CEO & Certified Professional Ergonomist
The Ultimate Guide to Great Office Posture
What you need to know before you stand up and sit down
Become a Sit & Stand Savant
While movement is at the heart of all ergonomic efforts, maintaining adequate posture, whether you're sitting or standing, is the best way to utilize your sit-stand desk. Good posture will reduce the wear and tear on your tendons and joints while also decreasing your daily muscular fatigue and discomfort.
Standing Posture - A How-To Guide
- Keep feet about shoulder-width apart and support some weight on balls of feet
- Keep knees slightly bent and tuck in stomach to prevent back from slouching
- Position earlobes so they are inline with shoulders
- Stand tall and pull shoulders slightly back
- Shift weight from one foot to the other if you're standing for longer durations of time. It's ok to dance to the music a bit at work.
- Reduce pressure on knees and feet by using a standing mat or active mat. Increase circulation with a motion board
Seated Posture - A How-To Guide
- Rest feet flat on the ground
- Adjust seat height to keep upper legs at least 90 degrees away from the body. Ideally position hips slightly above knees, if that's comfortable for you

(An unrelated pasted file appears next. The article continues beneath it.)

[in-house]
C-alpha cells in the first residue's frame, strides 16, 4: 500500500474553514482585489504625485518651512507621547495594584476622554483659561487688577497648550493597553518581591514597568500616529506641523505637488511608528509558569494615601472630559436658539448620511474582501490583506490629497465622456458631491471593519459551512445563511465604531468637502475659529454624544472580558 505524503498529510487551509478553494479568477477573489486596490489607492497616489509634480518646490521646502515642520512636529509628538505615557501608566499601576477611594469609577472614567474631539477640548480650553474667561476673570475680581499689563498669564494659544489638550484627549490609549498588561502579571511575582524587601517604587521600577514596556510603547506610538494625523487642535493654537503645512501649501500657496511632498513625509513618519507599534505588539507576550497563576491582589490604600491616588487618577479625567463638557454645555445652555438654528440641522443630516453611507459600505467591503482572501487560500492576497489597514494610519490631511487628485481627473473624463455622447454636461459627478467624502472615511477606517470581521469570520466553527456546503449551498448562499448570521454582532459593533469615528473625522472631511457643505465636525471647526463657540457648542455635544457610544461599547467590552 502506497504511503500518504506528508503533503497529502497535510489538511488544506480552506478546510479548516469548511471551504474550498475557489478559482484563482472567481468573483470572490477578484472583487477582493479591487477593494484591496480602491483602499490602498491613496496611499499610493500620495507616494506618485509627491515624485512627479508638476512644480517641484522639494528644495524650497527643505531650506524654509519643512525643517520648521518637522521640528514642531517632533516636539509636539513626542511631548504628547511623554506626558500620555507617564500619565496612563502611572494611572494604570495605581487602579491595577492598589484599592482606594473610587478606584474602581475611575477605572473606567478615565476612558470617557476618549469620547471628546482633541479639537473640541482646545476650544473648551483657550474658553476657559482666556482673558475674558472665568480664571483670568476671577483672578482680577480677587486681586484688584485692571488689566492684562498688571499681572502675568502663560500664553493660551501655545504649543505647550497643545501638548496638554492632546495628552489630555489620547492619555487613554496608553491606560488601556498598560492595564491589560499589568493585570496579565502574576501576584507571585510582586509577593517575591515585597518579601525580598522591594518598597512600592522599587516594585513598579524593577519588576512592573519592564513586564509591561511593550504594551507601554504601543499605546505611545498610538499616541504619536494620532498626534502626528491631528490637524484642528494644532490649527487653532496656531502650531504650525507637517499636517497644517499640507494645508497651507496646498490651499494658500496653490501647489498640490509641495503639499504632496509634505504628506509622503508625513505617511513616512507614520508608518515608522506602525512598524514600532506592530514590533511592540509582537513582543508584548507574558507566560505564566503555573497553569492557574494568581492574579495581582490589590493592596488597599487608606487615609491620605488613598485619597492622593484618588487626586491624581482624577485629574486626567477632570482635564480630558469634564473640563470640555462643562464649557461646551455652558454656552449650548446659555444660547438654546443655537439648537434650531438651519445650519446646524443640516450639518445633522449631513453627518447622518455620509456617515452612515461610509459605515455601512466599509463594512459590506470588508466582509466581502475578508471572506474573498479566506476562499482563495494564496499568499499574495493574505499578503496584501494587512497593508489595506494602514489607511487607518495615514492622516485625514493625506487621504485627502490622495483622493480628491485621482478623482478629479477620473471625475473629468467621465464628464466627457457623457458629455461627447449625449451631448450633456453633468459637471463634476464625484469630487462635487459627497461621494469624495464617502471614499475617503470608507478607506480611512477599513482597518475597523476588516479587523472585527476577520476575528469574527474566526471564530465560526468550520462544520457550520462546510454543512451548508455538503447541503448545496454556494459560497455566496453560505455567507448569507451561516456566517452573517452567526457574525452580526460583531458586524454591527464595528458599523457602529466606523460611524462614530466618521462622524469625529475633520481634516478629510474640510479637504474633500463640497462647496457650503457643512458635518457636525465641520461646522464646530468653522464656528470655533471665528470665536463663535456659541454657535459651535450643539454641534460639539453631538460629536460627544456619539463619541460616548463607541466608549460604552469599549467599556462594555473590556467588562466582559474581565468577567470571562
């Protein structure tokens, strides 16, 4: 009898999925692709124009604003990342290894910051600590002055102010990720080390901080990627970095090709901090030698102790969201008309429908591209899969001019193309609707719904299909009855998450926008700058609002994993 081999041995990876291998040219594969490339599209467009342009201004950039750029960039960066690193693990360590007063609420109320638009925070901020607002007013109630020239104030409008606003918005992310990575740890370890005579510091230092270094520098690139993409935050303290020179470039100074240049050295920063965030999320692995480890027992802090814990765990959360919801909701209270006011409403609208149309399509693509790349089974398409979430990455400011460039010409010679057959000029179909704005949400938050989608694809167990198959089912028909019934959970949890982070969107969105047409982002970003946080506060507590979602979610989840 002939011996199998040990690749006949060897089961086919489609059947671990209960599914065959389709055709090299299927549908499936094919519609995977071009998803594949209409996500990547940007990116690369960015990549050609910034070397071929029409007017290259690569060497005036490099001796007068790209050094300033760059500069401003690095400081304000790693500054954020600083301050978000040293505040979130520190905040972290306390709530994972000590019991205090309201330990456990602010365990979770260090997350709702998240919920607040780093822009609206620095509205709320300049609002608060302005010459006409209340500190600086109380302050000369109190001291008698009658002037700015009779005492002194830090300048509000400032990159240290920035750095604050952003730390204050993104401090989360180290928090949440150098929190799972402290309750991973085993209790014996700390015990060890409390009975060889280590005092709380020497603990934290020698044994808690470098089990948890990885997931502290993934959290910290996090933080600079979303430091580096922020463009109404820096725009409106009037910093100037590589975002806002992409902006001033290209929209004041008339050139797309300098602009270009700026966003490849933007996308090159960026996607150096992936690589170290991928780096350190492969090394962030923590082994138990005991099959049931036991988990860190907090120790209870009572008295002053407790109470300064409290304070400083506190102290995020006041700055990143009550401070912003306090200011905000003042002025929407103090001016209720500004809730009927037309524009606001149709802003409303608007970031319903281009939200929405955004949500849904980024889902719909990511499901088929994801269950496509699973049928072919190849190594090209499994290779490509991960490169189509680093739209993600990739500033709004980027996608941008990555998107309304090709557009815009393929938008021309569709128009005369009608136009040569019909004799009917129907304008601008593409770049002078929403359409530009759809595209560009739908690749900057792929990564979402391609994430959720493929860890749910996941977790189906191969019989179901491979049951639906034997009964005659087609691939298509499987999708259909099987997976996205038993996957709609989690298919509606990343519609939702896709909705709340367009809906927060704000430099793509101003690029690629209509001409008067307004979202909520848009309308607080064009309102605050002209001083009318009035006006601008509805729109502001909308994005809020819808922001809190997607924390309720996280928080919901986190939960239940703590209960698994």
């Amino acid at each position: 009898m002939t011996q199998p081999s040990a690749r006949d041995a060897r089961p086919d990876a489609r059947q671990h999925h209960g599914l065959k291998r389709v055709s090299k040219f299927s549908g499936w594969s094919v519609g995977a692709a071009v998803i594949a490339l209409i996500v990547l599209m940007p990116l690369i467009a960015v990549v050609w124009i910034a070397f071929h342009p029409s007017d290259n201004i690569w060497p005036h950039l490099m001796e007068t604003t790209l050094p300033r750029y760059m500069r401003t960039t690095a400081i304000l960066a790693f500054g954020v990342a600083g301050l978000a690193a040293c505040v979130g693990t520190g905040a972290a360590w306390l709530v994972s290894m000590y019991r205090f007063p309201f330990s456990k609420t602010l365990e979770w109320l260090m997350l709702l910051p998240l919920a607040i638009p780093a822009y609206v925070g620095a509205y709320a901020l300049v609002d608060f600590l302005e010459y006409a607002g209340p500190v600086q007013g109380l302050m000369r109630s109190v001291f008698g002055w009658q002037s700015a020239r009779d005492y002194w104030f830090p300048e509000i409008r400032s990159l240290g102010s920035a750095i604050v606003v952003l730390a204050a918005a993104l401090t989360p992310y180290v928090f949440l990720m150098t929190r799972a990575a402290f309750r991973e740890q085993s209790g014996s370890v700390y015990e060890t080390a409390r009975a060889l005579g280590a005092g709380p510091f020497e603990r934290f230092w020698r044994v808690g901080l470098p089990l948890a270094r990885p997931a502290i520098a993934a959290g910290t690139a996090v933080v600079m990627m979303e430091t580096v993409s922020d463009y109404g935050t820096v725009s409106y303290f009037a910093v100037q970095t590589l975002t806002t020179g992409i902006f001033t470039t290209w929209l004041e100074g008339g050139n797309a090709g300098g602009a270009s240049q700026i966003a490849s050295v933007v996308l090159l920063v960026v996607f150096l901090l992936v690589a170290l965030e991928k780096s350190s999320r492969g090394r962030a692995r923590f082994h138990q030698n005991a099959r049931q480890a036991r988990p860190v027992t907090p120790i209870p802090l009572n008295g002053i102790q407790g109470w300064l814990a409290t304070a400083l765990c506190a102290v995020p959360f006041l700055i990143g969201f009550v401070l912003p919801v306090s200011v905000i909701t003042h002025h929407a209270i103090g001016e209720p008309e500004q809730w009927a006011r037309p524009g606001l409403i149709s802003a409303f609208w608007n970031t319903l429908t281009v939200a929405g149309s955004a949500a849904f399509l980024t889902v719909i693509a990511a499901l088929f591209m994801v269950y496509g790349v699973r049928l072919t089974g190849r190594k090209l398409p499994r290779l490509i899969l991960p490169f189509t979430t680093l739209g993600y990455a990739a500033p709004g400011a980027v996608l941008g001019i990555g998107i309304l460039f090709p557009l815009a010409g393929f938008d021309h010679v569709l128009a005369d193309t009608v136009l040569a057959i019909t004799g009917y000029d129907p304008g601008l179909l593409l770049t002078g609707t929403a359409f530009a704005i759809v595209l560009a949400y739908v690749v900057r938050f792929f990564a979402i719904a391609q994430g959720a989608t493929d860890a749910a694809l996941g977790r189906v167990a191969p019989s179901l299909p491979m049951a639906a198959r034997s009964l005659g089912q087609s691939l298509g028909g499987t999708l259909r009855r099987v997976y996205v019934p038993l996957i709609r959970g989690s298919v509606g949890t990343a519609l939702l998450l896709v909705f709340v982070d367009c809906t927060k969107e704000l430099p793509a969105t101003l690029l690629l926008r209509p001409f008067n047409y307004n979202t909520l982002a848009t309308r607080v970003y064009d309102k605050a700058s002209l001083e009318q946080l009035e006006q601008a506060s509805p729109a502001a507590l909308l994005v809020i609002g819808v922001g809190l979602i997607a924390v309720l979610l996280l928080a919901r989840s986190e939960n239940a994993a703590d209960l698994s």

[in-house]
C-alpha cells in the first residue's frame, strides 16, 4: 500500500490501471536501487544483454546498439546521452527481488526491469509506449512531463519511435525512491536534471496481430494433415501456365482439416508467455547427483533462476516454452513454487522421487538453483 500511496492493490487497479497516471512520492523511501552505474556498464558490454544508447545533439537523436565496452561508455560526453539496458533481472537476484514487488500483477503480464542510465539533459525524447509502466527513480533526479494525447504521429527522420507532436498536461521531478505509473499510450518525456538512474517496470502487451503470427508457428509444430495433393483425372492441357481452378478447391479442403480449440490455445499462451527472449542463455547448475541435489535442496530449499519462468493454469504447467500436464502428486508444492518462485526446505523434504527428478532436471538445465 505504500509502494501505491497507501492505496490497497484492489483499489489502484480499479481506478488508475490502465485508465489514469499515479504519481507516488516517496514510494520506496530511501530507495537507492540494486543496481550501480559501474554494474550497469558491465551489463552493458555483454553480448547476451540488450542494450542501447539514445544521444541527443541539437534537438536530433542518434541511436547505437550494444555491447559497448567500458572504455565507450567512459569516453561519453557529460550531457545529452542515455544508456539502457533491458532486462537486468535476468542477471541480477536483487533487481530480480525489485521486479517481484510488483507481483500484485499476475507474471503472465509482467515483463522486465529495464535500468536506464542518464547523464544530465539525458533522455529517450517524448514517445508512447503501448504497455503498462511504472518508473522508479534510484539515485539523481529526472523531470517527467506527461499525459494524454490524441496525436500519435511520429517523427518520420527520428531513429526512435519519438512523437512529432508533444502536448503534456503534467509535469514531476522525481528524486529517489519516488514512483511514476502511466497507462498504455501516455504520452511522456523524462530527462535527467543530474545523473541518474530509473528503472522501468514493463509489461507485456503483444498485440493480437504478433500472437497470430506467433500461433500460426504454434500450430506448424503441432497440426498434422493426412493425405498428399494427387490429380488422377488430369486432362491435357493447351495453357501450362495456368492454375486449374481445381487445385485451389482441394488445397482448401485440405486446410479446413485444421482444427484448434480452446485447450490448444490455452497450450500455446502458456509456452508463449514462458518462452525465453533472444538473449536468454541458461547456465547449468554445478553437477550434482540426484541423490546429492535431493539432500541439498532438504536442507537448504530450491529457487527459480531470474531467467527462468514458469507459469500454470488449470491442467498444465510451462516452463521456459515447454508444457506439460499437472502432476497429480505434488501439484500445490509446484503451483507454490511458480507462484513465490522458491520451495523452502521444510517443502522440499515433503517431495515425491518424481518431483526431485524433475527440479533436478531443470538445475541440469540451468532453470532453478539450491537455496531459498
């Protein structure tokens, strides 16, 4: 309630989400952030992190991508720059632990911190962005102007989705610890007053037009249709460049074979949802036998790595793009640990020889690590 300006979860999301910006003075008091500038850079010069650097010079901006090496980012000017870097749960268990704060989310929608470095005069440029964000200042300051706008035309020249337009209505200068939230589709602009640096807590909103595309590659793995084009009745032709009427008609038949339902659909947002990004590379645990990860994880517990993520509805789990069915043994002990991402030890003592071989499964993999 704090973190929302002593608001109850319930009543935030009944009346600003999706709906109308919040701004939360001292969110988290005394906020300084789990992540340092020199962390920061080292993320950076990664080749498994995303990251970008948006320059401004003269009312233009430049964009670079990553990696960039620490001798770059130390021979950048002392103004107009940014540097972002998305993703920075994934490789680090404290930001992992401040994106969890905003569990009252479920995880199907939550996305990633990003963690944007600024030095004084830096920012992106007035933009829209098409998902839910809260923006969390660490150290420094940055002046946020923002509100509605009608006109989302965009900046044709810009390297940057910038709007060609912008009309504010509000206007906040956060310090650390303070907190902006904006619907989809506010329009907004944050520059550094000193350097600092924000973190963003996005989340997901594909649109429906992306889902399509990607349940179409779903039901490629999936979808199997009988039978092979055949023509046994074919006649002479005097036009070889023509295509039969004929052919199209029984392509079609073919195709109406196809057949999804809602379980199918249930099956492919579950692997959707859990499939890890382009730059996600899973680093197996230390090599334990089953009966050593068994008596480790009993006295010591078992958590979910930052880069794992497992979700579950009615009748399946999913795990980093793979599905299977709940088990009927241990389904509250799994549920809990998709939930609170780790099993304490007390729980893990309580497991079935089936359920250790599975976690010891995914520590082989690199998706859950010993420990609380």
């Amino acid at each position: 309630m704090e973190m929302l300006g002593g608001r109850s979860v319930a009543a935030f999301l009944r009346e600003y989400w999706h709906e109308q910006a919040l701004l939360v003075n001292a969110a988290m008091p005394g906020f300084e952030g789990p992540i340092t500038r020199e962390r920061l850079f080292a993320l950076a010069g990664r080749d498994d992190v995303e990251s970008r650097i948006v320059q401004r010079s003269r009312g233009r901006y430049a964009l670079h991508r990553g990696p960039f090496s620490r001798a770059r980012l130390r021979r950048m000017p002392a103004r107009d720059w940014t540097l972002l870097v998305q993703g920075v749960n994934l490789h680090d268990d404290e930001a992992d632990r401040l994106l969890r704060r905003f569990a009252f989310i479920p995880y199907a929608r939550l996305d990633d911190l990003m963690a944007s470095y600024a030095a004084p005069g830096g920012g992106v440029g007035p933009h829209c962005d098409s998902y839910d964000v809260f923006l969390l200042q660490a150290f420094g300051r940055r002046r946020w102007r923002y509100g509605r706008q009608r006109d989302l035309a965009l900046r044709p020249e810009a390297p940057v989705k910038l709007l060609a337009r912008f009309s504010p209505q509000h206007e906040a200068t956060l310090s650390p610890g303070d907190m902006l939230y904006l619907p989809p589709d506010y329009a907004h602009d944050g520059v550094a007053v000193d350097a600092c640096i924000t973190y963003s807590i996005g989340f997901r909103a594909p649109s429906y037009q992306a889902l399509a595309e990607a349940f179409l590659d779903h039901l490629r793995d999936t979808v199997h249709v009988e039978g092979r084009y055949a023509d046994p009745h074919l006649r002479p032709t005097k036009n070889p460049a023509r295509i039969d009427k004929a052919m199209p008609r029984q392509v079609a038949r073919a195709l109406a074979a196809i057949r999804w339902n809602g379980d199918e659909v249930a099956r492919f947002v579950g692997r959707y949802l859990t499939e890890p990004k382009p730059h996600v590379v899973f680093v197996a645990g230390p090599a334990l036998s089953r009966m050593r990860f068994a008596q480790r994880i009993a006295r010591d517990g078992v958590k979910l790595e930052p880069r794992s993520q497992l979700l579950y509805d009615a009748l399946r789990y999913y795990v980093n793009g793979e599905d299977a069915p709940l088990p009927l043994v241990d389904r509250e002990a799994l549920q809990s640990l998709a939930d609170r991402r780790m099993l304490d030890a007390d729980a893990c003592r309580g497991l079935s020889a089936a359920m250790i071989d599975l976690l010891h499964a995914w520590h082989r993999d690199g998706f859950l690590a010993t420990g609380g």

- Adjust backrest lumbar support of chair to support lower back. Ensure seat isn't pushing against back of knees
- Pull shoulders back and position earlobes so they are inline with shoulders
- Ensure that lower arms are parallel to floor and wrists are straight while typing and mousing
- Distribute weight evenly on both hips
Avoid the Most Common Mistakes
One of the most common mistakes that standing desk users make is not having their desk at the ideal height for the task they are doing. A good rule to follow is to keep elbows near a 90-degree angle when typing or using a mouse. Your elbows should hang comfortably by the side of your body, forming a L-shape at the elbow joint. Then, position yourself close enough to your desk so that you can use your keyboard and mouse without losing that L-shape. Keep your wrists perfectly straight while typing and mousing. Bring your monitor close enough so you can comfortably read your monitor while keeping earlobes in line with shoulders.
There are hundreds of standing desk converters, that sit on top of your existing desk, available on the market today. However, almost all of them only accommodate an ergonomic standing height; they make your seated ergonomics worse because they raise the keyboard and mouse surface height by about an inch. This makes your keyboard and mouse too high for ergonomic seated use. We designed the E7 Desk Converter to solve the seated height desk converter problem by allowing the keyboard tray to go lower than your existing desk height.
Monitor placement is one of the most overlooked aspects of creating the ultimate ergonomic workspace. Here's how to position your monitor correctly:
Distance: Place your monitor screen roughly an arm's length (fingertip reach) away. Positioning the screen too far away will cause you to have trouble seeing the monitor and your eyes will pull your head forward causing you to extend your neck; this often leads to neck, back, and shoulder discomfort.